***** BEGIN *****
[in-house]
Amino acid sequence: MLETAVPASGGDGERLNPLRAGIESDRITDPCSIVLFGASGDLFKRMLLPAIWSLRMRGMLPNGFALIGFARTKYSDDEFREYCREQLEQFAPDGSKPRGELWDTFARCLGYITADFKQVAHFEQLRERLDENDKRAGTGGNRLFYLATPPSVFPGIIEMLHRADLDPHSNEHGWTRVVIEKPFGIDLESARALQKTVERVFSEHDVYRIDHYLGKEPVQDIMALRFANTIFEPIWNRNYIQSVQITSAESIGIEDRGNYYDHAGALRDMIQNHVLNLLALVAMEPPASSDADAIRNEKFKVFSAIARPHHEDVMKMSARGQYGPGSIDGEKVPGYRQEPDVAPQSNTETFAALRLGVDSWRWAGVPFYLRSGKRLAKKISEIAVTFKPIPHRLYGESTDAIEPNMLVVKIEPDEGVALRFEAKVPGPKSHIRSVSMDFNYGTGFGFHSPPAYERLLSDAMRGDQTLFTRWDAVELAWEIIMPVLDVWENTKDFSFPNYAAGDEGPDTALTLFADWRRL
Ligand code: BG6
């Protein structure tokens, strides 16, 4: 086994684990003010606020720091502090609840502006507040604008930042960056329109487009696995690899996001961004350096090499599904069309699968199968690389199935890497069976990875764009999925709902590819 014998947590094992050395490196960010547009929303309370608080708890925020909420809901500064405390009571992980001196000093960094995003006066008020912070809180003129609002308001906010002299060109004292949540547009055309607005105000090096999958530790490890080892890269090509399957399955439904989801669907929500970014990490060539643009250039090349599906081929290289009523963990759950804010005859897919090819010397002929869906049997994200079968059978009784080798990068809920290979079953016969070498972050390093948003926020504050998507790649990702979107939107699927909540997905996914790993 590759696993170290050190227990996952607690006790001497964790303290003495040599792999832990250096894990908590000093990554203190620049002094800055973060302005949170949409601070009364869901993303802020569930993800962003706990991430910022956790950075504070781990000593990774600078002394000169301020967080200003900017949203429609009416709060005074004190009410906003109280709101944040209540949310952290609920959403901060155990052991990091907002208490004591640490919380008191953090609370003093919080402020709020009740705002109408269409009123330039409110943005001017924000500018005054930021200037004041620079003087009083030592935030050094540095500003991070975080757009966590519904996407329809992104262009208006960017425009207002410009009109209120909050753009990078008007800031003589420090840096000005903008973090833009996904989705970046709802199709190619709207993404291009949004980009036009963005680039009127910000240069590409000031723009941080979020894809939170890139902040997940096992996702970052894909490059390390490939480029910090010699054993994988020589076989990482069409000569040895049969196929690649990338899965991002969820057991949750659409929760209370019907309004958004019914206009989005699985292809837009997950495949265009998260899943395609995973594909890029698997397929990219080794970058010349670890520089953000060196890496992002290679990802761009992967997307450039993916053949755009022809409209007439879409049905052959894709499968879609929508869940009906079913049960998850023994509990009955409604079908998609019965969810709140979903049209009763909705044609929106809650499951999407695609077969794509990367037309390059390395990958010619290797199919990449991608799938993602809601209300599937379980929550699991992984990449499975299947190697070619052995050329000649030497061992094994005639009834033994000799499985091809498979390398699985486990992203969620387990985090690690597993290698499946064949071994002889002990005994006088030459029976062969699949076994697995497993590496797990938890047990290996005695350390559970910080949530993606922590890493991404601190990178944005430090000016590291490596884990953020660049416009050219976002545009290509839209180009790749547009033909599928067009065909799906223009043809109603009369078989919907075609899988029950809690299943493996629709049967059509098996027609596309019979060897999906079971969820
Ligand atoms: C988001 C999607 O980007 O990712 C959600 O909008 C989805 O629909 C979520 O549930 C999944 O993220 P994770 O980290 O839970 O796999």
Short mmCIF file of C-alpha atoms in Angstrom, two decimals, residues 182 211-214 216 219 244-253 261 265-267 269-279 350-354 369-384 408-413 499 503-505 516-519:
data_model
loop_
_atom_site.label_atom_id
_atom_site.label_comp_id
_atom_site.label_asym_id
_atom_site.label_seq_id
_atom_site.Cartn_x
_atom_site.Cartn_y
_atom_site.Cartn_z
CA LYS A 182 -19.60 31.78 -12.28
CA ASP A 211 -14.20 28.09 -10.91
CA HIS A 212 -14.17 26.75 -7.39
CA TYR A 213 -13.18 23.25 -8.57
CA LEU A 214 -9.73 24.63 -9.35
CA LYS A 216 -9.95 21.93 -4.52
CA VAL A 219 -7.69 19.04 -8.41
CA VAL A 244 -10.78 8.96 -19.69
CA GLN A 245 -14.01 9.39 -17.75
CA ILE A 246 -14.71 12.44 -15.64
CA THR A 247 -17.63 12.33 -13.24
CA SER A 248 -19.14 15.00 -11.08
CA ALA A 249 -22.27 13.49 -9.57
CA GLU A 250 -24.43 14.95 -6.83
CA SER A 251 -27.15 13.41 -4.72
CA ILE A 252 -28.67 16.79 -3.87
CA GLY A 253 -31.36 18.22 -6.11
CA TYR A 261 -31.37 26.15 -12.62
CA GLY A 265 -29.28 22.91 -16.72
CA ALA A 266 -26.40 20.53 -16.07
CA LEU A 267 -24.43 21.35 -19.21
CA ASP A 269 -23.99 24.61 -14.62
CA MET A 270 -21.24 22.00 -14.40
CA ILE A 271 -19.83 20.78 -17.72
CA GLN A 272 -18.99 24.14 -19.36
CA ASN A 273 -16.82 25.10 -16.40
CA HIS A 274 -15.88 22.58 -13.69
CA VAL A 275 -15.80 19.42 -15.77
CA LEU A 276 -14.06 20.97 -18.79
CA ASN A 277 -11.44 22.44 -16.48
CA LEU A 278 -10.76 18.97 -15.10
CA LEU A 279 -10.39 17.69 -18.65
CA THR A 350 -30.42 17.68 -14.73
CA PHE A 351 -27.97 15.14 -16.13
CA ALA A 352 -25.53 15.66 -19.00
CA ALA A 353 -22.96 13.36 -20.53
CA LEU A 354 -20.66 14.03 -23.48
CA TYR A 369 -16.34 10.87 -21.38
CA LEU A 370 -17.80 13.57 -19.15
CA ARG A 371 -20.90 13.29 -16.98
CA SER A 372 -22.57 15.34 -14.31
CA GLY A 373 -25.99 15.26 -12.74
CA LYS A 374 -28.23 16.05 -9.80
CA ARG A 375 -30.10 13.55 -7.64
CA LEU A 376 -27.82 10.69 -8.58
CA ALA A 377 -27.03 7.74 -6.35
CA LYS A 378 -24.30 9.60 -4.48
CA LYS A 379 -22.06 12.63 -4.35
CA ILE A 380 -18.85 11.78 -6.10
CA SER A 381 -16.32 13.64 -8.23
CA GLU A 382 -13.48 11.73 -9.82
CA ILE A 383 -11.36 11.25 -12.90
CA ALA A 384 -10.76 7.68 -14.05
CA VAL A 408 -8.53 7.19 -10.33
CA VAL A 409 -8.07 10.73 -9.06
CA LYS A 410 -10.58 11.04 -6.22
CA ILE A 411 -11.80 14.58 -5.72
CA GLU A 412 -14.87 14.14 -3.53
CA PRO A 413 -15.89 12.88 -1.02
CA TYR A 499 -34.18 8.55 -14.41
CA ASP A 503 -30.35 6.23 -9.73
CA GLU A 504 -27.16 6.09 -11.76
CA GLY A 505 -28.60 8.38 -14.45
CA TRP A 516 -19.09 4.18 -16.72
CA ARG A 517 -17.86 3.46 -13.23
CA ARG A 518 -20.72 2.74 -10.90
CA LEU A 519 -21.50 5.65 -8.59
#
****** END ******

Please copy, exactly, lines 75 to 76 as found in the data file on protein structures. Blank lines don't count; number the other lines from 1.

CA TYR A 499 -34.18 8.55 -14.41
CA ASP A 503 -30.35 6.23 -9.73